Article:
Barnard (a/k/a Bernard) McKenna (b. 1813) was only twenty-seven when he set out from County Tyrone for the new world with his twenty-one year old wife Margaret Corrigan (b. 1819) and their baby son Thomas (b. c1839). In Ireland he probably heard that a hard working Irishman could own land and prosper in Canada. Barnard would be lucky to get his young family out of Ireland at that time, for in a few short years the country would be devastated by the Potato Famine that would create untold misery, starvation and would cost many lives.
Violet Davy (daughter of Margaret McKenna-Davy) in her memoirs Bygone Days writes about her grandfather Bernard and the challenges that faced him:
???My mother???s parents ???Bernard McKenna and his wife Margaret (Corrigan) McKenna with their little son came to Canada from County Tyrone, Ireland and settled on a farm on the banks of the Rideau River called ???Black Rapids???.
After many years of hard work he had cleared the land. In order to do so, trees had to be cut down, the trees stumps removed, which was hard labour in those days, since they had to be uprooted by back breaking labour. No machines in those days to do the work.???
Bernard???s farm at Black Rapids in Gloucester seemed to be thriving until a massive firestorm roared through the farming community in 1870 causing widespread destruction.
In her memoirs Violet Davy also recounts what happened:
"However, in time he had built a comfortable home and farm buildings, which alas were all, swept away in the great fire of 1870. They were grateful however that their lives and those of their children were saved by sheltering in a cave near their home. My Grandfather in a desperate attempt to try and save some of their possessions carried out some pieces of furniture among which was a drawer containing one-hundred dollars in currency received from the sale of a quantity of barley sold at a mill.
The wild force of the wind swept his money out of sight and so the many years of backbreaking work and success were gone. However, his Irish heritage and Catholic faith sustained him. He began again to build up what he had lost. He hired himself out to work by the day for a farmer already established in Cyrville and walked the many miles to and from work often carrying home on his back a bag of grain as feed for his cows. His determination and courage paid off and brought him success and he again had a comfortable home that he lived in until his death un 1890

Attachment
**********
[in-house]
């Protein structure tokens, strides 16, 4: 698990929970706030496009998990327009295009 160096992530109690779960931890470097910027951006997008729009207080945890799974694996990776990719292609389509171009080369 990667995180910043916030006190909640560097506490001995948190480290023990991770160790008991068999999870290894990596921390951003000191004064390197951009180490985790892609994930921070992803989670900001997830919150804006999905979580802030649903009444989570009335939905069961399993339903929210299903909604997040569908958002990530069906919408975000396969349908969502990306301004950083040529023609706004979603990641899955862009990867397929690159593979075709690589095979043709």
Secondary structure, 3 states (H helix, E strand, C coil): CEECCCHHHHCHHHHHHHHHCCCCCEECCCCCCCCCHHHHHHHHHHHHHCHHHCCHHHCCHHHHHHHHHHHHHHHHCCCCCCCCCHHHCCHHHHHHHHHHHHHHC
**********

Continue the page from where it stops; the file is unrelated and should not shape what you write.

The Ottawa Free Press, Friday - Dec. 12 1890
McKENNA: On Thursday inst., Bernard McKenna, at his residence, Gloucester, at the age of 77 years. He was a native of Ireland. Funeral on Sunday at 11 o'clock from his late residence, Township of Gloucester. Friends and acquaintances are respectfully invited to attend.
We have only a sense of what their lives were like back then. They had to clear the land, and work the fields ??? back breaking work and always at the mercy of the elements. They celebrated the arrival of each baby but also saw many of their children go to early graves. The farmhouse they built and the barns they raised would be taken down by a massive fire in 1870. However, they persevered and rebuilt not only the structures but their lives as well. Despite all the trials and tribulations there were still moments of great joy spent with family, friends and neighbours - folks who could appreciate the likes of a good fiddler, a caller, reels and step dancing and (not to mention), some whiskey.
James Collins (Elizabeth McKenna & Matthew Collins??? son) captures the spirit of those evenings in a verse from his poem written in 1915 ??? ???The Days of the Pioneers???
Let???s backward roll our memory???s scroll
To the days of the pioneers
When the old log barn on the rising knoll
Rose proudly tier on tier
And gathered around the girls and lads
To help at the raising bee
As they forward looked with lightsome hearts
To an old time raising spree
When the floor was clear and fiddler sat
In the corner and crossed his legs
And blew in the scroll of his ancient ???strad???
To tighten the slipping pegs
And the ???caller off??? shouts ???All arrange!???
And away goes the eight hand reel
And the floor resounds with their dancing feet
As through the set they wheel
And at dawn of day they homeward wend
As gallant as lords and peers
For those were the heroic days
The days of the pioneers